People often joke about how to prepare for a zombie apocalypse. State Farm even has a tongue-in-cheek survival guide on its site, with list essentials such as chocolate pudding and a passport.
It wasn't too long ago that if you heard about "pandemic-proof real estate investments," you'd probably lump that in with the zombie apocalypse. But a pandemic is here, and it's changed the marketplace. Here are some real estate investment strategies to consider that might help your portfolio weather a pandemic.
Diversifying your portfolio is always a good idea to prevent risk. If you're trying to weather a pandemic, try to not be overinvested in one product class. Take malls and amusement parks, for example. In a pandemic with stay-at-home and social distancing orders, if you're only invested in places where people gather, you'll likely lose money.
The best defense against a pandemic or other disaster that could decimate a certain industry is to have real estate investments across the board: multifamily, warehouses, self-storage, single-family homes, and office buildings/co-working spaces, for example.
Diversification also applies to location. If one part of the country faces a natural disaster and you're heavily invested there, you could lose money. If you invest in properties across the country, you minimize risk from natural disasters that tend to be localized (floods, hurricanes, wildfires, etc.).
2. Avoid sectors prone to risk
Regarding commercial real estate, some sectors are more prone to risk during a pandemic, as we've seen during the current coronavirus pandemic. Vulnerable industries you might want to avoid for a pandemic-proof real estate investment strategy are senior housing and hospitality.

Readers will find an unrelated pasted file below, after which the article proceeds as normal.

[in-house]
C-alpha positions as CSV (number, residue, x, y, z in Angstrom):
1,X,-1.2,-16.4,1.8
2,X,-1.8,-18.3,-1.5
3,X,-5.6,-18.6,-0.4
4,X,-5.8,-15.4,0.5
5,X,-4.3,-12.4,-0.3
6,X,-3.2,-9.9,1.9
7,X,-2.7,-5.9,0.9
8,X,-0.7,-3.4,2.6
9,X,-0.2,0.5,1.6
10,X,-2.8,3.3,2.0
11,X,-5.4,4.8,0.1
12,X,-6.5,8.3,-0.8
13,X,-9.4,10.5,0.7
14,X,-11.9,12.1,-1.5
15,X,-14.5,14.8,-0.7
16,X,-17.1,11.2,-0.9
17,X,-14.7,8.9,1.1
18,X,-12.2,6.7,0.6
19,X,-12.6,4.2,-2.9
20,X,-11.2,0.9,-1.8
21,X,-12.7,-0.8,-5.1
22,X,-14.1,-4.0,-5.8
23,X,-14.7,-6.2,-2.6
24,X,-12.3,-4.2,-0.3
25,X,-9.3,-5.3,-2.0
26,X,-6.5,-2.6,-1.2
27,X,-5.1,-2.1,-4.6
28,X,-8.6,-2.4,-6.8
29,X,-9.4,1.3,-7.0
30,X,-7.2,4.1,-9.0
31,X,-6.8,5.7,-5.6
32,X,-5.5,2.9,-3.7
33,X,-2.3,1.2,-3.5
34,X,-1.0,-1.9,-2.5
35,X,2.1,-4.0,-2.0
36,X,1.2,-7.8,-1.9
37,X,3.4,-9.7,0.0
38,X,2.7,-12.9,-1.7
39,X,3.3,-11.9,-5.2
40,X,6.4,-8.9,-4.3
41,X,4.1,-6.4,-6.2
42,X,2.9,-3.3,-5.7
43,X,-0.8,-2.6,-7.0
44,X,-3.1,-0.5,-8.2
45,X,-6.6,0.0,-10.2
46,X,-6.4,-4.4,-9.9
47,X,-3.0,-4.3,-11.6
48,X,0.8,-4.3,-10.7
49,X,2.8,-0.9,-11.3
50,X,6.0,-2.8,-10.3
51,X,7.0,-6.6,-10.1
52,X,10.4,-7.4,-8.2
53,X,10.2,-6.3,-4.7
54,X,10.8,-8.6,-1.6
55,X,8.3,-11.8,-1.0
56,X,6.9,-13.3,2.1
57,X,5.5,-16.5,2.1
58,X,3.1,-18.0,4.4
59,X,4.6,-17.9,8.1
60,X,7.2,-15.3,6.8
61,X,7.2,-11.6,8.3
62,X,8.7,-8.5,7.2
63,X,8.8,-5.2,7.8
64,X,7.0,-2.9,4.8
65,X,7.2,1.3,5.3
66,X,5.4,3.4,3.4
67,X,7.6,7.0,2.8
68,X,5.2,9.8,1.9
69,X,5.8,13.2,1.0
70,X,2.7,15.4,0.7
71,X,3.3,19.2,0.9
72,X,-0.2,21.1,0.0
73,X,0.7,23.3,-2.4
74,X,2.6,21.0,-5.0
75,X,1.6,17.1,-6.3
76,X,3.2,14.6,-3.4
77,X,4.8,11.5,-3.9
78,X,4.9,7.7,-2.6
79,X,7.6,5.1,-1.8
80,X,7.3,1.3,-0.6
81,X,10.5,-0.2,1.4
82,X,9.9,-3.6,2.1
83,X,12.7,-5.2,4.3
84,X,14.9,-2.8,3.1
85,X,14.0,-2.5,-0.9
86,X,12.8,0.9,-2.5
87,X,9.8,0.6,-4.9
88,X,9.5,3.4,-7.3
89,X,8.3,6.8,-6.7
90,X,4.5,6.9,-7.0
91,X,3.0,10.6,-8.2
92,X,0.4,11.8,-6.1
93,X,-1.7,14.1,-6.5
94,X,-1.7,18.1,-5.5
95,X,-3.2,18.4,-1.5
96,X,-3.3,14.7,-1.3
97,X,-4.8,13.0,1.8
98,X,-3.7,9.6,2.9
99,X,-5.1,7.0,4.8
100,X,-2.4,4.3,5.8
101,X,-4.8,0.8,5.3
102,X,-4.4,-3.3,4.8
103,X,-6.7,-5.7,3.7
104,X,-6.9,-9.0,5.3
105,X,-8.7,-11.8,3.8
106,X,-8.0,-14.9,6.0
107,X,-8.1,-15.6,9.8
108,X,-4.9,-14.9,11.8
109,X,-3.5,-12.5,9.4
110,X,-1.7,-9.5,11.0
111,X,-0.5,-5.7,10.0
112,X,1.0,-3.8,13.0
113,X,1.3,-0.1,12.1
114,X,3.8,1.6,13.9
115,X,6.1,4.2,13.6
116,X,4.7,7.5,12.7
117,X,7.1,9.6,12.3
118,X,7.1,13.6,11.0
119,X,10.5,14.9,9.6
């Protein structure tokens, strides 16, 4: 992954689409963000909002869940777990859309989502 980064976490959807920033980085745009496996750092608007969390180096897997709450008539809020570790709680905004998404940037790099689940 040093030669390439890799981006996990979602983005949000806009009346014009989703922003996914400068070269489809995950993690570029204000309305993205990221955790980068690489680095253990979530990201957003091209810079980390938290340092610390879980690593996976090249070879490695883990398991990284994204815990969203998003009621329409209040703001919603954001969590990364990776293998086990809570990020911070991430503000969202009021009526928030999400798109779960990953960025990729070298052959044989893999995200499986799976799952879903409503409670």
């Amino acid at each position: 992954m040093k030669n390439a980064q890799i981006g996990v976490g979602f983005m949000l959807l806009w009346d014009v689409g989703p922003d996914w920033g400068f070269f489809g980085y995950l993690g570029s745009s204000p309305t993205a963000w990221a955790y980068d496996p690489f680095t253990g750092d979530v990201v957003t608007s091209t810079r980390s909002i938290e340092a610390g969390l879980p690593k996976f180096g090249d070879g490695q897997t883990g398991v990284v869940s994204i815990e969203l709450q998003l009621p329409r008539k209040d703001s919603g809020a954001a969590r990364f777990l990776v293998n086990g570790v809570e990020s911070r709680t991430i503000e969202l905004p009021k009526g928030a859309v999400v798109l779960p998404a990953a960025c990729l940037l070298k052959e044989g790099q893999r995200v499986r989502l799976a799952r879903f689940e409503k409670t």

As for hospitality, the industry took its last recent hit after the recession of 2008. The popularity of Airbnb (NASDAQ: ABNB) also hurt hotels. Just as the business was starting to recover, COVID-19 travel restrictions happened, and hotels once again were hit hard.
Hotels are expensive to build, run on a mostly seasonal business model, and the volatility of the business makes it difficult for investors to count on returns. Even in good times, hospitality can be risky, so avoid this sector if your goal is to have a pandemic-proof investment strategy.
As for senior care facilities, the current coronavirus pandemic sent the industry reeling. Investors in healthcare real estate investment trusts (REITs) saw shares fall 50% at the start of the pandemic. Plus, senior care facilities are heavily regulated, meaning they could be shut down for an infraction, making this a risky investment to weather a pandemic.
3. Invest in places people want to be
Having an investment strategy that can weather a pandemic involves acting more like the tortoise than the hare: You want slow and steady, not fast and flashy. That means researching to invest in properties you can get for a good price, provide good cash flow, and look as if the area is up-and-coming and has enough infrastructure going for it to withstand a crisis.
During the coronavirus pandemic, for example, these secondary cities (populations under 500,000) fared better than big cities overall:
- Charlotte, North Carolina
- Austin, Texas
- Jacksonville, Florida
- Nashville, Tennessee
Because smaller cities are less densely populated, they reported fewer cases of coronavirus, since people could better socially distance there. That might prove important for possible future pandemics.
The Millionacres bottom line
When you want to be prepared for a pandemic regarding your real estate investing strategy, go back to basics. Shore up your existing holdings instead of investing in new ventures during times of great uncertainty. And consider consulting with real estate experts or asset managers. Both can help you develop your best strategy to help you preserve cash flow and position yourself to act when opportunities arise.